Fasten your seat-belts for a sterling roller coaster
As Brexit withdrawal talks reach a crunch phase, the UK currency is firmly in the spotlight
Sterling has edged up over the last three weeks, gaining to under 89p against the euro now, compared to 91p in late August.
Get ready for the sterling roller coaster. The UK currency has gained some ground in recent weeks on reports that the UK and EU were making ground in the Brexit talks. But with the first of – probably – three crucial summits of EU leaders due to take place this week, confidence about a deal is going to likely to ebb and flow, possibly quite dramatically. And this is likely to prompt volatility in the sterling exchange rate as the withdrawal talks head towards an uncertain end-game.
Sterling has edged up over the last three weeks, gaining to under 89p against the euro now, compared to 91p in late August. The mood music in the markets is that a deal remains more likely than not. But big risks remain
“Even though the exchange rate has been in a reasonably tight range for the last 11 months between 87-90p, we see potential for politically driven volatility in the remaining months of the year,” said Garret Grogan, global head of trading at Bank if Ireland. “We recommend that customers take the foreign exchange risk out of their business by hedging.”
Despite talk of compromises, the key issue of the Irish Border backstop remains to be agreed in the talks – and so far no way has been found to do this. The backstop is the last remaining major blockage to finalising the withdrawal agreement, the legal deal on the UK’s exit. The two sides also have to agree a political declaration on the nature of their future relationship, details of which will be negotiated after the UK leaves.
Part of the reason for sterling’s recent strength – and some gains it made against the US dollar this morning – are reports that progress is being made on the backstop issue. But care is needed here. There is, as yet, no sign of a solution to which both sides can sign up and some commentators believe that the markets are not taking sufficient account of the risk of a breakdown in the talks and a chaotic no-deal Brexit. The IMF warned of the costs of a no-deal Brexit in a report on Monday and if fears grow of this, sterling will be heavily sold on the markets, bringing new instability for Irish exporters.
The backstop is intended as a guarantee that there will be no Border in Ireland in future, no matter what the outcome of the future EU/UK trade talks. The EU has proposed that it would effectively involve the North remaining in the EU trading bloc after Brexit, but the problem for London – and the DUP – is that this would mean customs checks in the Irish Sea.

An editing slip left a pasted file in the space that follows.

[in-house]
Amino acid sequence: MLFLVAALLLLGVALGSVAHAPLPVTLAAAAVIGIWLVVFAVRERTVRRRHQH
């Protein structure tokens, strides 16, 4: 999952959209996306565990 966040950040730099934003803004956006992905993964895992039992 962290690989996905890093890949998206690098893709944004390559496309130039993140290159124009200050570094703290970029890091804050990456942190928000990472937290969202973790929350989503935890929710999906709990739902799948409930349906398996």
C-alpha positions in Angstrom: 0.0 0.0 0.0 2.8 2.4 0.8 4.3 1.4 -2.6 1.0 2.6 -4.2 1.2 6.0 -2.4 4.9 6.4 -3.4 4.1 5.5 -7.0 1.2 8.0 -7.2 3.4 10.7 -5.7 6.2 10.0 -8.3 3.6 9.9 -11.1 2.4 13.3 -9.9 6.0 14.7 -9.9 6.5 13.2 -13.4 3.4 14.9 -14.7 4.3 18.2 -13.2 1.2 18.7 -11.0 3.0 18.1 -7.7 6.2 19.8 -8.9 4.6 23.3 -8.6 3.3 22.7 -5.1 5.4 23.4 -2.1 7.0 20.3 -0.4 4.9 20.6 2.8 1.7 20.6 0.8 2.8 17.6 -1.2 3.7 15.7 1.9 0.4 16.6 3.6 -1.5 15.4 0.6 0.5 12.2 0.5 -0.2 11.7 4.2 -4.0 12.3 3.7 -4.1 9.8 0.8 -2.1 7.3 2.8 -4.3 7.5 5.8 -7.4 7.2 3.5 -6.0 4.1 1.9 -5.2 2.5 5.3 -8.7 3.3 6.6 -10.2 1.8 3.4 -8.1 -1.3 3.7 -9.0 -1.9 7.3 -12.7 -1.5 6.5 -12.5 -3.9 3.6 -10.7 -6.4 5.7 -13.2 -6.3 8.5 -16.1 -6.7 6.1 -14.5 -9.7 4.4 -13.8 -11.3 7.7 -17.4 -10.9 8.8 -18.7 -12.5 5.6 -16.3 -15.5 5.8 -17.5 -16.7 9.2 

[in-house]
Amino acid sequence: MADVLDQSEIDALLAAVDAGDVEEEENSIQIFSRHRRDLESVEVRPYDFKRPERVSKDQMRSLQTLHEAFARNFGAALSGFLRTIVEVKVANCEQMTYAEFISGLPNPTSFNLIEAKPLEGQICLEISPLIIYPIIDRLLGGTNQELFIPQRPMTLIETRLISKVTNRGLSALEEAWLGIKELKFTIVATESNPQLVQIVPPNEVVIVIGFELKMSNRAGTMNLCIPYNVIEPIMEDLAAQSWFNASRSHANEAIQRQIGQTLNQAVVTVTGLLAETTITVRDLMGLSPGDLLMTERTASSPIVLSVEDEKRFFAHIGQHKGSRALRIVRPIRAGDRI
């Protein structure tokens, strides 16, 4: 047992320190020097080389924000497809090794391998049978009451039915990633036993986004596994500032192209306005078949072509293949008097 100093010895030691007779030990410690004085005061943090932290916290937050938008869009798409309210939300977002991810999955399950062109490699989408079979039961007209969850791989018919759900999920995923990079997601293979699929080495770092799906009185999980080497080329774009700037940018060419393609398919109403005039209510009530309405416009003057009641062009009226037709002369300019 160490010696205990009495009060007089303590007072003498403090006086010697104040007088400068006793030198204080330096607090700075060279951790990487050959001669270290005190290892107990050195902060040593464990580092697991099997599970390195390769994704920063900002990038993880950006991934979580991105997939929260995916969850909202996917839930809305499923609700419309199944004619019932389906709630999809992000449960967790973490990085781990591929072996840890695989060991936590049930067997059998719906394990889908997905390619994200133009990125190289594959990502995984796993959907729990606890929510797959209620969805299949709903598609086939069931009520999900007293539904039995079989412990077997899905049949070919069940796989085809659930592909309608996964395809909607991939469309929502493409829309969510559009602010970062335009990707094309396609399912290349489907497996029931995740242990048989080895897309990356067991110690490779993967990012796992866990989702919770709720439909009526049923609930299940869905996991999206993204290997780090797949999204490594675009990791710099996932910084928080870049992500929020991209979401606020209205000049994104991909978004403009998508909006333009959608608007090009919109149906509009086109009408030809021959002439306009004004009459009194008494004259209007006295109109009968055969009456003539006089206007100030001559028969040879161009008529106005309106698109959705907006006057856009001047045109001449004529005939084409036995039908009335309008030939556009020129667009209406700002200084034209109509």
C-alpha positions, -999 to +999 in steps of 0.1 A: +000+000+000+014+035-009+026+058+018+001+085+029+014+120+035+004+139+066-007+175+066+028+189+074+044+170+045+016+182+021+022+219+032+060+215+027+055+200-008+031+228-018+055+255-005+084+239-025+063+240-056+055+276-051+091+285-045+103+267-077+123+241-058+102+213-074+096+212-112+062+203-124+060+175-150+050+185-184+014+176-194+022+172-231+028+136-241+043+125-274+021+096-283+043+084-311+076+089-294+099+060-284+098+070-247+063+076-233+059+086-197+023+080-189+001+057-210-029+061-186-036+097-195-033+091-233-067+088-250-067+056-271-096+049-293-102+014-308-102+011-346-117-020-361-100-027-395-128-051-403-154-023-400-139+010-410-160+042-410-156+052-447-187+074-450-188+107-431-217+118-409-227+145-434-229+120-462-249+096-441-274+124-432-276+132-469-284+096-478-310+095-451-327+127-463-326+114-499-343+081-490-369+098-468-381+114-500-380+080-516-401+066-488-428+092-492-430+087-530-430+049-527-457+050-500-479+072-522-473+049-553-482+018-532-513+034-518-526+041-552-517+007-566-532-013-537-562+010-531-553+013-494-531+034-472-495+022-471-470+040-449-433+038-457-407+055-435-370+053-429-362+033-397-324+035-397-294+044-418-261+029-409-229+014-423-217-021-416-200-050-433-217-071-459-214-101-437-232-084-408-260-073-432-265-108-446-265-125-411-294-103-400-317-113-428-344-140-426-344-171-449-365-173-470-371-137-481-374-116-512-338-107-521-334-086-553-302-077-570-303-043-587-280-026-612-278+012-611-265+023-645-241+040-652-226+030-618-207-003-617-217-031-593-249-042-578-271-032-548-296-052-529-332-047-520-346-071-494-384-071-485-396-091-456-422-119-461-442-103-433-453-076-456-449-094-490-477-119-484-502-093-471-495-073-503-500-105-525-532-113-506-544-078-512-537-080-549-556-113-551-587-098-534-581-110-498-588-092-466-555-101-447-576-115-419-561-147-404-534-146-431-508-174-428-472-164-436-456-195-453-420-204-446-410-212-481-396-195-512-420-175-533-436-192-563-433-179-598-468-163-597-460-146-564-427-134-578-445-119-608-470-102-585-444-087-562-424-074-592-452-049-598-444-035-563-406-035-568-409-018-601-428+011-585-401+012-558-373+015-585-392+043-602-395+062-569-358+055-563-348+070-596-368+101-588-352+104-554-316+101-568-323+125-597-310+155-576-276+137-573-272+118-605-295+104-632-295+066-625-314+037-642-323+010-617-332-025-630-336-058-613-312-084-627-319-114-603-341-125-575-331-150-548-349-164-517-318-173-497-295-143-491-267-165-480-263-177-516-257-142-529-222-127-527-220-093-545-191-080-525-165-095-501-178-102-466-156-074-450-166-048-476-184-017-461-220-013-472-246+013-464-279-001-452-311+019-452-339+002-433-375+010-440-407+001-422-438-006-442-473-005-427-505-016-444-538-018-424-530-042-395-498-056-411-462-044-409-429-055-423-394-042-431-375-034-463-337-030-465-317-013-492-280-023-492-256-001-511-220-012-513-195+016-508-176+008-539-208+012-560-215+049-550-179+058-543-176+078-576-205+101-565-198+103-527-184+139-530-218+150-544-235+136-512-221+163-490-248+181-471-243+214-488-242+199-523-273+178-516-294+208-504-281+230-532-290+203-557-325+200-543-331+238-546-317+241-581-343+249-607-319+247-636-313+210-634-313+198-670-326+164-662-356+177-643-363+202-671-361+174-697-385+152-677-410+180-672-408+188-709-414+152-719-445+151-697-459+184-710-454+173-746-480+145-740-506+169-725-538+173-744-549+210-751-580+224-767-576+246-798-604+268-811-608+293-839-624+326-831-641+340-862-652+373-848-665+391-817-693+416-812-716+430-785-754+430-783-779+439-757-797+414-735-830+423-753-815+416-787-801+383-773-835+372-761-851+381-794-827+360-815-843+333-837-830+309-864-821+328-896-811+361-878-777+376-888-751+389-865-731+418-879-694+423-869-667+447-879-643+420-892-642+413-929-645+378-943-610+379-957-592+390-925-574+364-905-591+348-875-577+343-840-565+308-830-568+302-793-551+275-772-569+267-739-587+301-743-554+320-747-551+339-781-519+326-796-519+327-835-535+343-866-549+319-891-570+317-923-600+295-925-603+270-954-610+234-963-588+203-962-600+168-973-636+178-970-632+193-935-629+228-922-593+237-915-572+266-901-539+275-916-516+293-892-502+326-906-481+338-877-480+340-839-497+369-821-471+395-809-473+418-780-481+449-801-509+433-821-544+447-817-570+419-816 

It does appear that the EU side is working to “de-dramatise” the backstop – as Michel Barnier, the EU’s lead negotiator has put it, with some deworking of its text going on. The Financial Times reported that one option was to allow UK customs officials to do some of the examination work, rather than EU officials and that some of the checks could take place at factories in the UK. However sources say that this is still in the context of checks on goods crossing the Irish Sea from Britain to the North.
This is a clear attempt to take some of the heat out of the backstop plan and Mr Grogan says the markets have picked up this change in tone. Political signs of attempts to reach a deal will give sterling support. But the core problem remains. If the UK leaves the EU trading bloc, there have to be goods checks somewhere. If there are new checks on goods crossing between Britain and the North, this still leaves a big political problem for Theresa May. Any checks on goods crossing the Irish Border creates issue for the Irish Government.
A close future trading deal between the UK and EU may lessen the Border problem in the years ahead , but this is still a long way off. And the EU will insist that checks take place somewhere, to protect the integrity of the single market – and in any case this is in line with normal international trading practices and WTO rules.
It is still difficult to see a smooth path to a withdrawal deal. And even if one is agreed, Theresa May still have to get it through the UK parliament. So significant sterling volatility is a possibility in the weeks ahead. For Irish exporters, studies have showed that at rates above 90p to the euro, serious competitiveness issues emerge. The flip side is that if the risk of a no-deal Brexit in March of next year is seem to decrease or disappear, the UK currency is likely to bounce. “If negotiations can finally overcome these last few hurdles we envisage a significant boost for the pound,” said Grogan of Bank of Ireland. But in the meantime, he warns, risks remain.
UK economic data may also play a role in the UK currency’s move, but given the high stakes, sterling’s swings are going to be all about Brexit and, crucially, whether a damaging no-deal outcome can be taken off the table.